Monday, November 16, 2009

"Ride To Walk" Therapeutic Horse Therapy Program Loses Government Funding

I wanted to share a story that aired on Sacramento's Channel 10 this morning about Kayla's Horse Therapy, "Ride To Walk". Kayla was one of two kids highlighted in the article and video. "Ride To Walk" lost it's government funding recently due to budget cuts as the government feels this is a recreational activity and not therapy. It's such a shame as it has helped Kayla so much, not only to gain confidence but to get stronger and to begin talking. The therapeutic affects of horse therapy are incredible and programs like this should never be cut. What is the government thinking! I guess not too many government officials have kids with disabilities because if they did, programs like this would be supported.

Source article:

LINCOLN, CA -- A program that helps children with disabilities through horse-riding needs some help of its own. "Ride to Walk" in Lincoln has experienced large budget cuts over the past year, which has greatly reduced the number of children it can help.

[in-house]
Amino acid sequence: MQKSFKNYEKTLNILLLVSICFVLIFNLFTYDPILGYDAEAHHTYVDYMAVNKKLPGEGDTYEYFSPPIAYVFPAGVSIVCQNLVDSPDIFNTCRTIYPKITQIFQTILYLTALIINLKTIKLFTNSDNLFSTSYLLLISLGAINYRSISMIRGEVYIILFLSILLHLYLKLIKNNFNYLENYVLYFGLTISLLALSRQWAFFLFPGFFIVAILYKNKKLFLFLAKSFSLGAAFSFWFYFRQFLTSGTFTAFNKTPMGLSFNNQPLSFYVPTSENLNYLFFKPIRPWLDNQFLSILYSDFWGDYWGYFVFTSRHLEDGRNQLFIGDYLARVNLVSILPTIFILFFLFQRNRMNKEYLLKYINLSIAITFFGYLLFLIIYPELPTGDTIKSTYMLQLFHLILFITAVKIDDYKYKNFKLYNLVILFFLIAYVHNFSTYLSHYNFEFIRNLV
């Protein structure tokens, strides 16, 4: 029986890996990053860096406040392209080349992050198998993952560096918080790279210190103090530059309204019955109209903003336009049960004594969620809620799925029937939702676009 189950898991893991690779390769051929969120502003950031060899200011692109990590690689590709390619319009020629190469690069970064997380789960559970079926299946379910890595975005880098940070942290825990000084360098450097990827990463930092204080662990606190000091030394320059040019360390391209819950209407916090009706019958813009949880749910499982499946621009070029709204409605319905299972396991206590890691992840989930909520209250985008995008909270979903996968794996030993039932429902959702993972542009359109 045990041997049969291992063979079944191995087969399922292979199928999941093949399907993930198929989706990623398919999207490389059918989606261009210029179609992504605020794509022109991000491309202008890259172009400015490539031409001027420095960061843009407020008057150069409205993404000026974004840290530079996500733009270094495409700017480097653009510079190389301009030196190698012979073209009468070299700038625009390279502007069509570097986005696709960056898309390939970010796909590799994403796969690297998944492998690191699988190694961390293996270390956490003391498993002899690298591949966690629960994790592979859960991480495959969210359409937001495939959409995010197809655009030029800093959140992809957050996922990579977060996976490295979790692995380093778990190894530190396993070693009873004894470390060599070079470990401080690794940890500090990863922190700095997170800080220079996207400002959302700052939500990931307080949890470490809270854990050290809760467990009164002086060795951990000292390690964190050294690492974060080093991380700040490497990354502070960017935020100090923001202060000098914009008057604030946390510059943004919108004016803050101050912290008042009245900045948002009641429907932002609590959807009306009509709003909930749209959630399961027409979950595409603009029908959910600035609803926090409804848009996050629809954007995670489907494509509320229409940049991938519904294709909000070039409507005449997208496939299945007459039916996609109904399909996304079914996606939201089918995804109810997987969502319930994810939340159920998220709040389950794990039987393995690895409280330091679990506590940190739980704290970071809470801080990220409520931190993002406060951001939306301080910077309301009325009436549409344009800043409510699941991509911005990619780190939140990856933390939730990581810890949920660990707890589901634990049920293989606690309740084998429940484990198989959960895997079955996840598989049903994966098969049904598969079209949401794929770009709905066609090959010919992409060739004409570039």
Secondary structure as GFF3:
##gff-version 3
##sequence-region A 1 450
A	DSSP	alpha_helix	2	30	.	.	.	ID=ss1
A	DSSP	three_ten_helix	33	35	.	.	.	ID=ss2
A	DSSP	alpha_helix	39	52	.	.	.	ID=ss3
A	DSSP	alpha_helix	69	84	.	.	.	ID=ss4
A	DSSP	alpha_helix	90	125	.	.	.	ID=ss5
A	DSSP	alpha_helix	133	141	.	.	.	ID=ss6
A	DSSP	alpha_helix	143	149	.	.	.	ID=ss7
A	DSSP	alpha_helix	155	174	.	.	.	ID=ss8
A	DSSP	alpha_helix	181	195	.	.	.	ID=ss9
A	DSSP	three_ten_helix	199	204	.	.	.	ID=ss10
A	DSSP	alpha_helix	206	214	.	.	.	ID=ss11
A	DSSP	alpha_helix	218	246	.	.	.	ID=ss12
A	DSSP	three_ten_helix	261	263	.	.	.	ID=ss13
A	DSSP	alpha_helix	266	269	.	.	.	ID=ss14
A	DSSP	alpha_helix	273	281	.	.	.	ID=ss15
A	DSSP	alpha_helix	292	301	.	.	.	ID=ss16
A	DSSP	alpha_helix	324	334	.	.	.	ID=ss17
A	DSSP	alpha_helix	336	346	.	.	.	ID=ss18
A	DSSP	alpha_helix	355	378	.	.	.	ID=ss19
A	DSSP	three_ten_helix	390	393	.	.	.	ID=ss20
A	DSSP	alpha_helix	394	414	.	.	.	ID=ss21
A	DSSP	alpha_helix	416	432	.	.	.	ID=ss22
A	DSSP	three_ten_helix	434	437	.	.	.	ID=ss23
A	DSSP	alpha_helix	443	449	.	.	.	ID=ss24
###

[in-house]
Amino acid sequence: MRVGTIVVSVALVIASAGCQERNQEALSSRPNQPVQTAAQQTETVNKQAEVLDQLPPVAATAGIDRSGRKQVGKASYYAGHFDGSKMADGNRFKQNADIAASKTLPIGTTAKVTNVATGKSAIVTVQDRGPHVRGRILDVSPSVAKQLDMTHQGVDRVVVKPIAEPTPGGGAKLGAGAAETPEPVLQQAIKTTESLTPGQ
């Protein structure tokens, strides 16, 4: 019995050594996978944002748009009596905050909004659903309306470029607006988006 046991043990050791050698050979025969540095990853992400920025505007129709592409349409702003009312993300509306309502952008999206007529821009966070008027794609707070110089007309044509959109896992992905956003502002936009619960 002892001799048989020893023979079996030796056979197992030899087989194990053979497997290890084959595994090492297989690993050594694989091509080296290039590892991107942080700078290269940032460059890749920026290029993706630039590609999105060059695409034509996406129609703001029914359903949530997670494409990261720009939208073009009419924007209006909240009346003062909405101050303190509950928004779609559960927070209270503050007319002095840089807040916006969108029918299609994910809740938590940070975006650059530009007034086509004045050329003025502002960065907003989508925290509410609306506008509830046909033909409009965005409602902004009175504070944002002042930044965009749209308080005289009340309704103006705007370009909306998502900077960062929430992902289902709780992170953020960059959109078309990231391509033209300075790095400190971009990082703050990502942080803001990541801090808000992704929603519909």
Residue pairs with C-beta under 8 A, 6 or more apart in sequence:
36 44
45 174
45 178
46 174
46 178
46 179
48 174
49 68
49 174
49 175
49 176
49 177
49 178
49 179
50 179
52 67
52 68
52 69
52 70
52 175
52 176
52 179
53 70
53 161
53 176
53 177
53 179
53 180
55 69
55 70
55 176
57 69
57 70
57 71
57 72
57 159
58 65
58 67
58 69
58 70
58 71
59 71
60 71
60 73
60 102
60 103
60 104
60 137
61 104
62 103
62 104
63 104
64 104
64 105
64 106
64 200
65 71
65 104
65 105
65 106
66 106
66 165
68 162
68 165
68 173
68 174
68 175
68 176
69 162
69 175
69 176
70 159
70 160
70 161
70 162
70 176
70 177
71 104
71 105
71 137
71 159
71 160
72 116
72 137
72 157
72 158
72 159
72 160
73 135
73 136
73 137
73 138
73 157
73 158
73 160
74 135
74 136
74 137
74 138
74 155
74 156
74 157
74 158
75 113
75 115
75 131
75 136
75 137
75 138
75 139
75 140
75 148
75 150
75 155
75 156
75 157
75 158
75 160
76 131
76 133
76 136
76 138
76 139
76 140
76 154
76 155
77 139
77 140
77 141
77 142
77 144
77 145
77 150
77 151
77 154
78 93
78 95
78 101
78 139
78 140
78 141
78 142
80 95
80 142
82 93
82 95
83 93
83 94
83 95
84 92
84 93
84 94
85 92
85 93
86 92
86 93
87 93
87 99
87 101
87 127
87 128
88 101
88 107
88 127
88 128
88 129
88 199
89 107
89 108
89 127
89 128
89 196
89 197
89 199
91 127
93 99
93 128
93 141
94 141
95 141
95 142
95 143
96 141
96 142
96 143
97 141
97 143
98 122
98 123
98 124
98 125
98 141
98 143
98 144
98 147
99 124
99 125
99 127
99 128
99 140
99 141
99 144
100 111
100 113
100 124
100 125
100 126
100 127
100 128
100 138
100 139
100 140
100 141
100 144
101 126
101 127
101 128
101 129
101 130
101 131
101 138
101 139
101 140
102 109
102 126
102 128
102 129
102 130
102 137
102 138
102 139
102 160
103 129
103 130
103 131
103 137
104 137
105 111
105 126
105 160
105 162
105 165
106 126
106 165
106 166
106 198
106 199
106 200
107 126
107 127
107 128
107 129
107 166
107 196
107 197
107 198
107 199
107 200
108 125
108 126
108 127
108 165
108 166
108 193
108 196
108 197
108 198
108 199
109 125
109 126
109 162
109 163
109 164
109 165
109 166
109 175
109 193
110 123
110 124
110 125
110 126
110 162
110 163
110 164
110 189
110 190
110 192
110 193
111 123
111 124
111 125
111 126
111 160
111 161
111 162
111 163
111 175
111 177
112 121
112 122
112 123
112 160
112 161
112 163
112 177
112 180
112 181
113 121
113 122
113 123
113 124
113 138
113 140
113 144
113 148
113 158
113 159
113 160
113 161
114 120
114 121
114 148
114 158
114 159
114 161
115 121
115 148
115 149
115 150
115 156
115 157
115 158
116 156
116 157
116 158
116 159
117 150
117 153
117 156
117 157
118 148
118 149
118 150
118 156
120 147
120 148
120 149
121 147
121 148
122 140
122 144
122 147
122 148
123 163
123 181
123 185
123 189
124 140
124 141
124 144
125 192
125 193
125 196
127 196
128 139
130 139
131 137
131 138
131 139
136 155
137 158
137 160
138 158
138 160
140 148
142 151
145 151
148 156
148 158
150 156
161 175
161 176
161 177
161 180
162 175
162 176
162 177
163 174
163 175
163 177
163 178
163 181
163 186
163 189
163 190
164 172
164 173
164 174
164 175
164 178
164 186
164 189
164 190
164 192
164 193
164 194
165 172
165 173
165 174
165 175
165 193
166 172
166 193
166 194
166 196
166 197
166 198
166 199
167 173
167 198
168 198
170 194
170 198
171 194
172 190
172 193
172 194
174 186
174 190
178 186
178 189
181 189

The parents of the kids enrolled in the program say it's improving their lives exponentially. Lisa Vittek has a 4-year-old daughter with severe muscular dystrophy and says the therapy makes her daughter more limber.

"They told us that she wouldn't walk and every day she defies the odds," said Vittek, "We like to prove the doctors wrong and she's really good at that."

Rachelle Bedford has a 10-year-old daughter who can't talk or walk.

"Most professionals think she won't change," said Bedford, " But she's changing all the time."

Executive Director Dr. Kris Corn founded the program over 2 decades ago.

"Horses have an incredible ability to produce the movement that you and I produce when we walk," said Corn.

She says riding leads to improvement in flexibility, balance, and muscle strength.

"The more we can actually get function from them, the less they will be dependant on the government when they get older," said Corn.

Dependance on the government hasn't been working for "Ride to Walk". The program saw its state funding dwindle to almost nothing over the past year, forcing families to pay more to ride and many out of the program altogether.

"Families who are struggling with kids who have needs need programs like this to help them and to help the whole family," said Vittek.

Dr. Corn is now looking for donations and sponsorships for the kids and the horses.

"A child should not be left in a wheelchair most of their days," said Corn.

If you want to sponsor a child or help out at Ride to Walk, you can email:

By: Anne Makovec,

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